- File Size: 597 KB
- Print Length: 214 pages
- Page Numbers Source ISBN: 1516820274
- Simultaneous Device Usage: Unlimited
- Publisher: GRINDELWALD (August 9, 2012)
- Publication Date: August 9, 2012
- Sold by: Amazon Digital Services LLC
- Language: English
- ASIN: B008VT0KHU
- Text-to-Speech: Enabled
- Word Wise: Enabled
- Lending: Enabled
- Amazon Best Sellers Rank: #1,793,862 Paid in Kindle Store (See Top 100 Paid in Kindle Store)
|Print List Price:||$10.50|
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Through Glass Eyes Kindle Edition
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Lucy Oldham is a maid in the service in Lord Farnley's household. His young 8 year old daughter is ill unto death. Her desperate father purchases an exquisite fashion French Bru doll for his ailing daughter.
All Beatrice's dolls have been taken away from her by the housekeeper for fear of contagion, but this doll she is promised she can keep. Beatrice does not live long to love her new doll.
With Beatrice's death, the housekeeper orders Lucy to burn the doll but Lucy can't bring herself to destroy it and instead hides it. When the household is closed down shortly after, Lucy steals the doll and takes it home with her.
Lucy arrives home to discover her Mum recovering from an injury and near destitution, having sold her best possession for a roof over her head and food in her stomach.
Lucy obtains a job at an antique shop, which allows her and her mother to scrape by.
A young man, who Lucy has met only twice and wrote to her while she was employed at the Farnley estate, now takes advantage of Lucy's return home to visit. His visits are encouraged by her mother, but Lucy is less enthusiastic about his presence. He quickly insinuates himself into Lucy's small family.
Lucy suffers another loss when her mother dies months after she returns home. Arthur, the young man, consoles Lucy but she feels something is not right with his background and she sets out to find out the truth.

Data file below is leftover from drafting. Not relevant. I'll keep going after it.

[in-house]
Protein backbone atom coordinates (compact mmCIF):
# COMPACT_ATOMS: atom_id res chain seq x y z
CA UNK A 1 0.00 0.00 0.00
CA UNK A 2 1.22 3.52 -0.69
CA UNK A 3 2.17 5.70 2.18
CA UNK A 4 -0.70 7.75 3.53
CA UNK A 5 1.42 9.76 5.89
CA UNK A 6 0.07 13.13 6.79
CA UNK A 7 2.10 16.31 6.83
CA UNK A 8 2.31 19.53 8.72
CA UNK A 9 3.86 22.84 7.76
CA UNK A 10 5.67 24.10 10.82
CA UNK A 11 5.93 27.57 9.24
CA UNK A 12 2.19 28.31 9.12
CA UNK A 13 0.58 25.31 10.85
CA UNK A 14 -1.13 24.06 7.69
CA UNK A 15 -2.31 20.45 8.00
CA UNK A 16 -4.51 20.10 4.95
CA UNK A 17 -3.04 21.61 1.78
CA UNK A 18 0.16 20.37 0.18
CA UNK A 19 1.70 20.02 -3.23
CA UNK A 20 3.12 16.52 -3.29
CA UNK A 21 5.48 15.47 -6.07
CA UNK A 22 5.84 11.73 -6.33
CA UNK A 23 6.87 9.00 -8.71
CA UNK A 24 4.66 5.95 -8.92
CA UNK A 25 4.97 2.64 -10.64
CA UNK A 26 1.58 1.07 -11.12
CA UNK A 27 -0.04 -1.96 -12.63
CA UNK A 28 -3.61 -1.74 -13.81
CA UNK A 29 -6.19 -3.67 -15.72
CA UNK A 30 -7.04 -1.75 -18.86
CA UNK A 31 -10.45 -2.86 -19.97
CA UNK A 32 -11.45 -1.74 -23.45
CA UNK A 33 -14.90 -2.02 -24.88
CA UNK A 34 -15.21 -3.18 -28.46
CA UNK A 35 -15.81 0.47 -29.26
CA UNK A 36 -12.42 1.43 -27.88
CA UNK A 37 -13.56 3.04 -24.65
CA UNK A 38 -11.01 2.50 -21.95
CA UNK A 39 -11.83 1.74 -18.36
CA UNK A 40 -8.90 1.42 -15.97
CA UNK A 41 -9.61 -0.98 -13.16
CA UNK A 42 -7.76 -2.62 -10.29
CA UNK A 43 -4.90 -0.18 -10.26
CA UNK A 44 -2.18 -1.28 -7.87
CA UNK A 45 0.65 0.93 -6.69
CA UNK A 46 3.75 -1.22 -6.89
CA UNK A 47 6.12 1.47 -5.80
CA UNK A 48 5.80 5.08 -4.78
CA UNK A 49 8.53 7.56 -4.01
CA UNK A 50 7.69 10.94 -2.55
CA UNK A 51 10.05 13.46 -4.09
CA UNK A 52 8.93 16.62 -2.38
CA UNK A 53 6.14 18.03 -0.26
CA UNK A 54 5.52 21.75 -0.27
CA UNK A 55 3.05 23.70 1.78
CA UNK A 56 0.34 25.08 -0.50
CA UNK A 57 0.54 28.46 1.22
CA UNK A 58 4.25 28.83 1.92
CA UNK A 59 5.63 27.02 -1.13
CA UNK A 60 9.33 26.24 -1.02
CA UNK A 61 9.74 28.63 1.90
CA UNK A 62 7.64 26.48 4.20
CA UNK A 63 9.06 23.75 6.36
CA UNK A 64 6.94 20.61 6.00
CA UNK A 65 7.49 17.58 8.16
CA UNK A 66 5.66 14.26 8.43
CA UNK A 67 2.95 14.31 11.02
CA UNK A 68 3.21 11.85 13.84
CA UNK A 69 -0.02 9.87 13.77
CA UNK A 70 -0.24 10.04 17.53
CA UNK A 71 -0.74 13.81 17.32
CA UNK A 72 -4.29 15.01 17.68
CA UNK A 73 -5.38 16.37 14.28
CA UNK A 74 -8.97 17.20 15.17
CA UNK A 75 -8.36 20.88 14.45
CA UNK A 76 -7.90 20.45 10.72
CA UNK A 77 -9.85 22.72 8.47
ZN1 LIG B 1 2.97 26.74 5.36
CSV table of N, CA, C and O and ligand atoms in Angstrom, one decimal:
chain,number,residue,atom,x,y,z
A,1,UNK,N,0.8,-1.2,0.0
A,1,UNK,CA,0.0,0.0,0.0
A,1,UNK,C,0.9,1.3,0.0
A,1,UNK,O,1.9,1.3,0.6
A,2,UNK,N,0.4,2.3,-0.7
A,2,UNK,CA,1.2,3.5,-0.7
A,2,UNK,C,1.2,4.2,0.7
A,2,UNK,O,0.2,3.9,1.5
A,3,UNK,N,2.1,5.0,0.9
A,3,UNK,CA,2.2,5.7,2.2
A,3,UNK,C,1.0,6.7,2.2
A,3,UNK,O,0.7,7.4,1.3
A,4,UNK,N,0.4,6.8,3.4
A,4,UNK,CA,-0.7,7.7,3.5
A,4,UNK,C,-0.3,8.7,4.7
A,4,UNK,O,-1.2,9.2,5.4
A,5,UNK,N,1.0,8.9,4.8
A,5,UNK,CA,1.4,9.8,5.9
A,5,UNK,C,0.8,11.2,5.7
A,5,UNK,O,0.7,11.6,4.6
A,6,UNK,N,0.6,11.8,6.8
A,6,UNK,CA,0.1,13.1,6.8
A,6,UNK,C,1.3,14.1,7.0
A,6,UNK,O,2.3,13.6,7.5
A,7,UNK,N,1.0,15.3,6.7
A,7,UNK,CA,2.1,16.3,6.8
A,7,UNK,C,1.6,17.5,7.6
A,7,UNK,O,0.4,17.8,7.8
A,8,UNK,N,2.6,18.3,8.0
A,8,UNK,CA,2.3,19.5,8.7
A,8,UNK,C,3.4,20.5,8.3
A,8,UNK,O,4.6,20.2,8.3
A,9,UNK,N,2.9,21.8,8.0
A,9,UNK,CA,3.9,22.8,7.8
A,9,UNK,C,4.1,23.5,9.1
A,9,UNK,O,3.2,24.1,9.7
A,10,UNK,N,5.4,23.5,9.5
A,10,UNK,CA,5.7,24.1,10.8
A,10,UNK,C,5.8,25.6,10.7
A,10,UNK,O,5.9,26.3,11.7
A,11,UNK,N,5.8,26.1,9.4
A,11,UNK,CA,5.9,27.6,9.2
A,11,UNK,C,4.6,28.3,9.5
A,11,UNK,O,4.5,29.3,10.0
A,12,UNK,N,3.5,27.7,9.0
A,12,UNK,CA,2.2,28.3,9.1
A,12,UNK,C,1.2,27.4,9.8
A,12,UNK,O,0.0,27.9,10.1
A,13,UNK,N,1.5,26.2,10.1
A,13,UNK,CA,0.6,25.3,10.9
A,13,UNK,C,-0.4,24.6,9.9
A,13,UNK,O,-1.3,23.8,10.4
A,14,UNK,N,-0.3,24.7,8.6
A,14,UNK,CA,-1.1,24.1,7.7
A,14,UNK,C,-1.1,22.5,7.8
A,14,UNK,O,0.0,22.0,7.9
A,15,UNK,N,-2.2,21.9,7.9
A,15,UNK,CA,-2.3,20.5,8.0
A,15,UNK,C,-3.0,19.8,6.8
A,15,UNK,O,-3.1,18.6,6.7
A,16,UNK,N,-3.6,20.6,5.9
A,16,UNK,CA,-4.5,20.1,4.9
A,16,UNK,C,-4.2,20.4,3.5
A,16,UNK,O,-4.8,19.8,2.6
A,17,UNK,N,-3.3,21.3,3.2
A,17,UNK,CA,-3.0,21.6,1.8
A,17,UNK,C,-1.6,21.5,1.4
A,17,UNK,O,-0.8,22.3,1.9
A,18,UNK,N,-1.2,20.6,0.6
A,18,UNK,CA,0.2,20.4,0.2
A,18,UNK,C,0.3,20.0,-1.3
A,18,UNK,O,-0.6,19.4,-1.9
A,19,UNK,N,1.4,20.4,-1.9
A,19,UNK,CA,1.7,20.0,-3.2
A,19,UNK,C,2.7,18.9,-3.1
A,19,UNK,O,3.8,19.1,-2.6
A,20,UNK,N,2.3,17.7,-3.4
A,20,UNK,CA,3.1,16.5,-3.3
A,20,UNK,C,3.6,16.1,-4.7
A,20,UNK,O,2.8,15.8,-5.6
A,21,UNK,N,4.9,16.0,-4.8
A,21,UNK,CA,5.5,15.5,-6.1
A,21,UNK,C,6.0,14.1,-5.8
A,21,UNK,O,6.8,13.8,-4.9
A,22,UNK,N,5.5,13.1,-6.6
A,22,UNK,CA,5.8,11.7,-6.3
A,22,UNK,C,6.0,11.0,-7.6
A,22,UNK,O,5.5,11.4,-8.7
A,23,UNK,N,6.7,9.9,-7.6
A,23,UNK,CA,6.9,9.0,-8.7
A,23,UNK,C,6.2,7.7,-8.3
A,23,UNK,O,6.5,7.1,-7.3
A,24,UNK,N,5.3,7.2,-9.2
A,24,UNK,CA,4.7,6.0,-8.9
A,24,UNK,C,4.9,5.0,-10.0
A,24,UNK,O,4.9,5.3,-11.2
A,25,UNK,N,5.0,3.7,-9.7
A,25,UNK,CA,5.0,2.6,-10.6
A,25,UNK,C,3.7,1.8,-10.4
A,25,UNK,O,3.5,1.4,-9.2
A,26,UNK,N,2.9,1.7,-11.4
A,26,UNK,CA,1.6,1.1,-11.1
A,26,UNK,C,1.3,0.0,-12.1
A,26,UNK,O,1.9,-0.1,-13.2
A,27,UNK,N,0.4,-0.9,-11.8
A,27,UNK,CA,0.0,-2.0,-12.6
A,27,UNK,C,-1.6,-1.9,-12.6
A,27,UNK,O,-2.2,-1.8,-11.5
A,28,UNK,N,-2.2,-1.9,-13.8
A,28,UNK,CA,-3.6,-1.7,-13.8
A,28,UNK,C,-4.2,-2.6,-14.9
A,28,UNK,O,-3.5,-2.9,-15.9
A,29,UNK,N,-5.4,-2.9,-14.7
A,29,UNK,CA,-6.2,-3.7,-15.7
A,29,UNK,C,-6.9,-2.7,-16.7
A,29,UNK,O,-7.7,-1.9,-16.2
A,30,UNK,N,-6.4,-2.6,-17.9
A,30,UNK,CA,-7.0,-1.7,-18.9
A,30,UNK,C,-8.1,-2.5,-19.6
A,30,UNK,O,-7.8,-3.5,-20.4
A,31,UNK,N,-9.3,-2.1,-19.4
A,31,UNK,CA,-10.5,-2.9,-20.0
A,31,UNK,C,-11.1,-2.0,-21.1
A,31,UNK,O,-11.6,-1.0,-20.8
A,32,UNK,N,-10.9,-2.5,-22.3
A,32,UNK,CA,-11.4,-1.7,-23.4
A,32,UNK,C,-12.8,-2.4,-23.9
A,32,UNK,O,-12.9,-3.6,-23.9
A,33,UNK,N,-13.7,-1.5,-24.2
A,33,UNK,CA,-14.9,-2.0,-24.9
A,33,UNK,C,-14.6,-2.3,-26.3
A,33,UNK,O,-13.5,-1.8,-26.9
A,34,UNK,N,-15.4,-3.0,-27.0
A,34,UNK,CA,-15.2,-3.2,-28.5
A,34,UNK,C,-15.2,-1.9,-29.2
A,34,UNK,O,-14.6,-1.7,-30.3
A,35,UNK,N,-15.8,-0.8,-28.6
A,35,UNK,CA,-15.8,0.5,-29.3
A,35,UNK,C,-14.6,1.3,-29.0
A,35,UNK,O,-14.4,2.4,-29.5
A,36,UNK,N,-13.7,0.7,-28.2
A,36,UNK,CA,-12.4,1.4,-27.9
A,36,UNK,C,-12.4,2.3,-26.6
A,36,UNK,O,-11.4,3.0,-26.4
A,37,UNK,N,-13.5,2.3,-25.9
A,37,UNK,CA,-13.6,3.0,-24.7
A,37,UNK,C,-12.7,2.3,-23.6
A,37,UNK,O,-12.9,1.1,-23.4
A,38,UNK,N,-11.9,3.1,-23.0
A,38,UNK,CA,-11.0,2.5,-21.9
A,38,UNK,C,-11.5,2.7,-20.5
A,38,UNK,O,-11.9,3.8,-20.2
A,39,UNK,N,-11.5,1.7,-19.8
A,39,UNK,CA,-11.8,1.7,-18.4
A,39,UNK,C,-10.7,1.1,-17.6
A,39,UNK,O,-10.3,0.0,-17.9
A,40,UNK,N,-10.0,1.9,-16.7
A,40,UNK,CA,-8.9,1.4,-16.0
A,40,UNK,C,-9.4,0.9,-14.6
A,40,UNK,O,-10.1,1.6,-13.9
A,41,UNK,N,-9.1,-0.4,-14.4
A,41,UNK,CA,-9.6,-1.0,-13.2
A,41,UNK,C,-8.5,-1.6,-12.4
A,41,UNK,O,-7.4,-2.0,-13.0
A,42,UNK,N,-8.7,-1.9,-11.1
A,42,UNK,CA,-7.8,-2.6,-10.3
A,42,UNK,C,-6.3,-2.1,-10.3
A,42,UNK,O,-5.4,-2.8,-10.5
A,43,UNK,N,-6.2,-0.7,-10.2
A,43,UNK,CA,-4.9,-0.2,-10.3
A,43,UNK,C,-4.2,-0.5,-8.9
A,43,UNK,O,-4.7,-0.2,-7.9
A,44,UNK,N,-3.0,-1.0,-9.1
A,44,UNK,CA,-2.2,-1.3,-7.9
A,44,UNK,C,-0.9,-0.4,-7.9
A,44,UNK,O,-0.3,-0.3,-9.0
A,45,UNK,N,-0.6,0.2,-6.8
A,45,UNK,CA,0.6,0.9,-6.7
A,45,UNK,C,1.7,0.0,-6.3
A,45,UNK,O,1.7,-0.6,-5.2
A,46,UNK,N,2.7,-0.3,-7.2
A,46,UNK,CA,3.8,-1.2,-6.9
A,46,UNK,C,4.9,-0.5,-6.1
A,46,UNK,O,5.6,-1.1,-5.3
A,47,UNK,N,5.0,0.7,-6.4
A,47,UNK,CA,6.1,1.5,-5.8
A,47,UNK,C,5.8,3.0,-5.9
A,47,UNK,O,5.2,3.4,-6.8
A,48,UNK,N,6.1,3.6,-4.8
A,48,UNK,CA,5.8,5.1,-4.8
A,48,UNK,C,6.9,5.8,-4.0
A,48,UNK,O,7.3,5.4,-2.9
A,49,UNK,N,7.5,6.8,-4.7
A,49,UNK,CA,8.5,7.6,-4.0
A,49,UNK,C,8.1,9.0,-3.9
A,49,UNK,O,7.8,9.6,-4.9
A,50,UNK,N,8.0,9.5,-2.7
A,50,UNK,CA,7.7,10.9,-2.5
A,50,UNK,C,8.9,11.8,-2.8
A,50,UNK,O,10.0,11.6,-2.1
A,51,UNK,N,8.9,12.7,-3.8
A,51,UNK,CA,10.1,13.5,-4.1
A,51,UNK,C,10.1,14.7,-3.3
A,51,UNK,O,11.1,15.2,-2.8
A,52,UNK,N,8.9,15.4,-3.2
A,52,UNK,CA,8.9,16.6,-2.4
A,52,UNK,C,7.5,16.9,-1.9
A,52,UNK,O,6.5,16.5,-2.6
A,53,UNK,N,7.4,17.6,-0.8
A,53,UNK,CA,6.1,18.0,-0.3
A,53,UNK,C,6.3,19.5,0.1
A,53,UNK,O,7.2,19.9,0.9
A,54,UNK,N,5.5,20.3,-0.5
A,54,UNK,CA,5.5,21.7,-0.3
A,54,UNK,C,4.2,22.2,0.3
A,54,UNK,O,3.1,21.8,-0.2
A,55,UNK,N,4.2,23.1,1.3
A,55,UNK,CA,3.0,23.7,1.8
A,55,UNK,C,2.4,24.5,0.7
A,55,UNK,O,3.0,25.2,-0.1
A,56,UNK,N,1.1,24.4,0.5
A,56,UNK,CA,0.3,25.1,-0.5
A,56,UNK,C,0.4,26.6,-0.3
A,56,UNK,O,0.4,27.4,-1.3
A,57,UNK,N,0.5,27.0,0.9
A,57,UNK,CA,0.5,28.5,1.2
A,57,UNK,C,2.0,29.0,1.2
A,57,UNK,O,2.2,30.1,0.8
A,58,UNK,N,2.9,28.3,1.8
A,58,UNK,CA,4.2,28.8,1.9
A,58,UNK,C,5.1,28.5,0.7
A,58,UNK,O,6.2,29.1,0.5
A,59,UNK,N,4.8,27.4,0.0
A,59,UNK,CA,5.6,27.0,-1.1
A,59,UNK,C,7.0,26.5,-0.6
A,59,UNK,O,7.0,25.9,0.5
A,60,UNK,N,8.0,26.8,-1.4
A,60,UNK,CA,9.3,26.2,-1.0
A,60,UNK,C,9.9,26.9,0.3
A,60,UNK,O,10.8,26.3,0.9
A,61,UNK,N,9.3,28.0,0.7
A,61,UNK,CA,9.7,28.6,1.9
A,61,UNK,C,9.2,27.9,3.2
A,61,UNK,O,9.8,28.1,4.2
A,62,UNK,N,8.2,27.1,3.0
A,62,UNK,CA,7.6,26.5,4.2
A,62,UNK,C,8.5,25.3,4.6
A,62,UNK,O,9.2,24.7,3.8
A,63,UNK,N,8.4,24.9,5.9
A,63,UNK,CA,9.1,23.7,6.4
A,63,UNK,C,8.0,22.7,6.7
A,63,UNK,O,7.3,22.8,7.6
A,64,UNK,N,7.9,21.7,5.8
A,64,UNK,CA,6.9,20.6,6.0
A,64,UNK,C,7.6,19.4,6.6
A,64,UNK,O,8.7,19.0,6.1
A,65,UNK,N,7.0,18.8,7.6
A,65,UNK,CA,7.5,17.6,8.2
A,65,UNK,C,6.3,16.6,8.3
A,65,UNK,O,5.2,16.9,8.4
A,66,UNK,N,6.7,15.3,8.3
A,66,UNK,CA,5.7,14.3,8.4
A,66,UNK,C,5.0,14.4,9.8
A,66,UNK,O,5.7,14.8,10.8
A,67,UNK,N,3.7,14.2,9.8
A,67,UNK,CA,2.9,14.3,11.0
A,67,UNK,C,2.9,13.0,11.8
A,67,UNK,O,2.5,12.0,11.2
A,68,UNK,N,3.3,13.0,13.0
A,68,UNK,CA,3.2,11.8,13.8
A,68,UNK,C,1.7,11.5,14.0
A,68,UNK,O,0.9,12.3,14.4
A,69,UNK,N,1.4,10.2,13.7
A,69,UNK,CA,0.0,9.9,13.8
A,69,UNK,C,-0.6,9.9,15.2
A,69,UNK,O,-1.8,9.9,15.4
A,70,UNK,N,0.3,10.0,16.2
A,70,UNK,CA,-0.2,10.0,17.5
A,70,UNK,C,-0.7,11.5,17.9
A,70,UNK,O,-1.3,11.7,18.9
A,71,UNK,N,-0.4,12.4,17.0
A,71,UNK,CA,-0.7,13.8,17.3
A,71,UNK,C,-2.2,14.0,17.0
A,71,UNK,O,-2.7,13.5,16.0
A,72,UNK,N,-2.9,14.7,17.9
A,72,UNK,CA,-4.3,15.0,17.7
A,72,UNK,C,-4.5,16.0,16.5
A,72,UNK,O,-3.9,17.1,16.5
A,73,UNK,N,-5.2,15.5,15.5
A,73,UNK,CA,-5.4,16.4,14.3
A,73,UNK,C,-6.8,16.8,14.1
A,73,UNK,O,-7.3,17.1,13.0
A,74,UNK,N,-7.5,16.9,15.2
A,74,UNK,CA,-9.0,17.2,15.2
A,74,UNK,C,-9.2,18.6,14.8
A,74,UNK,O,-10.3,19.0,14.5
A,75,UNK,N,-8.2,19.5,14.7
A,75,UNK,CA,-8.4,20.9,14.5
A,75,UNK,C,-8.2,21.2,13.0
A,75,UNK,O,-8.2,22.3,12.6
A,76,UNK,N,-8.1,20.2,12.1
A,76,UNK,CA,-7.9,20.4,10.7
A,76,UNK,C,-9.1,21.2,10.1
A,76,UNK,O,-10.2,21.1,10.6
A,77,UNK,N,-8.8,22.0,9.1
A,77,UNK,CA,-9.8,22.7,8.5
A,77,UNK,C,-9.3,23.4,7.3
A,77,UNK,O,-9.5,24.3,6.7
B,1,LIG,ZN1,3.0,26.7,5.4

Arthur is a con man, married with a family, and, once Lucy confronts him, he leaves never to be seen again. But Arthur has left a memento, a child.
Lucy bears a son, James, and continues to work at the antique shop. Her neighbors tell her a man has been asking around the neighborhood for her. Fearing it is Arthur, she is greatly surprised when a gentleman knocks on her door who she does not recognize.
Apparently she met Mr. Carrington on the train home from her investigative trip several years earlier to ferret out the truth about Arthur. She has no recollection of the conversation they held about her mother's death or servitude. Now 8 years later, Mr. Carrington is looking for a housekeeper to assist him.
Mr. Carrington offers her a rent-free cottage and small wage. Still distrustful from her previous experience with Arthur, Lucy turns down the offer. The death of her employer brings about a change of mind.
Lucy packs up her belonging, James and the doll and moves to the country. Edward Carrington, lonely for a family, soon takes James under his wing and develops affection for Lucy.
Through Glass Eyes follows the ups and downs of Lucy's life as her son grows up, new people come into their lives and others leave. It is a gentle story of a woman, who cares for others all her life.
The doll is a common thread throughout Lucy's life, always there in times of happiness, uncertainty, fear and tragedies. Life sometimes comes full circle and the doll is an integral part of that cycle.
Through Glass Eyes is a pleasant well-written read. While there are obstacles and challenges in Lucy's life and those she loves, Through Glass Eyes didn't quite make it beyond that of an enjoyable novel to gripping.
Through Glass Eyes is one of those enchantingly exquisite gentle, and not so gentle journeys through time. It draws the reader along with an invitation to share intimate involvement in the affairs of the protagonist's life, Lucy Oldfield; the loves, hurts, joys and regrets of forty odd years. The powerless and powerful events and decisions that govern the future are all there to take, give, hold and live. Simply wonderful. I loved this book. I'm becoming something of a Margaret Muir fan. Five stars (worth at least six).